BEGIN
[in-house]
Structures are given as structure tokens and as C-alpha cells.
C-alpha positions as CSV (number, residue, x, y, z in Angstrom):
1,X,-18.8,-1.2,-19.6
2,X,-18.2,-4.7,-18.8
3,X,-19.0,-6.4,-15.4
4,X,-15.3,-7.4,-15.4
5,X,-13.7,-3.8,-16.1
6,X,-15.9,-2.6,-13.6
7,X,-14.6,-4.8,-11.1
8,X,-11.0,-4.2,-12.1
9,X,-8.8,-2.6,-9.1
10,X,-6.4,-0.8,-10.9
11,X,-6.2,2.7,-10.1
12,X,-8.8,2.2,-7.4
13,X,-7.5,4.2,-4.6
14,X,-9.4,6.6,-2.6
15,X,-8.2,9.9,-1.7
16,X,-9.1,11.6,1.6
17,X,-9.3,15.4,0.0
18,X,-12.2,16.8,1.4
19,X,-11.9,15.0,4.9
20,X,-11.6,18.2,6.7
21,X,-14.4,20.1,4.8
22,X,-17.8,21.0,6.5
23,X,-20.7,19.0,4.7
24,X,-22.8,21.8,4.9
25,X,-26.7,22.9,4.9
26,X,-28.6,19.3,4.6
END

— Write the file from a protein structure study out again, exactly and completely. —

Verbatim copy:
[in-house]
Structures are given as structure tokens and as C-alpha cells.
C-alpha positions as CSV (number, residue, x, y, z in Angstrom):
1,X,-18.8,-1.2,-19.6
2,X,-18.2,-4.7,-18.8
3,X,-19.0,-6.4,-15.4
4,X,-15.3,-7.4,-15.4
5,X,-13.7,-3.8,-16.1
6,X,-15.9,-2.6,-13.6
7,X,-14.6,-4.8,-11.1
8,X,-11.0,-4.2,-12.1
9,X,-8.8,-2.6,-9.1
10,X,-6.4,-0.8,-10.9
11,X,-6.2,2.7,-10.1
12,X,-8.8,2.2,-7.4
13,X,-7.5,4.2,-4.6
14,X,-9.4,6.6,-2.6
15,X,-8.2,9.9,-1.7
16,X,-9.1,11.6,1.6
17,X,-9.3,15.4,0.0
18,X,-12.2,16.8,1.4
19,X,-11.9,15.0,4.9
20,X,-11.6,18.2,6.7
21,X,-14.4,20.1,4.8
22,X,-17.8,21.0,6.5
23,X,-20.7,19.0,4.7
24,X,-22.8,21.8,4.9
25,X,-26.7,22.9,4.9
26,X,-28.6,19.3,4.6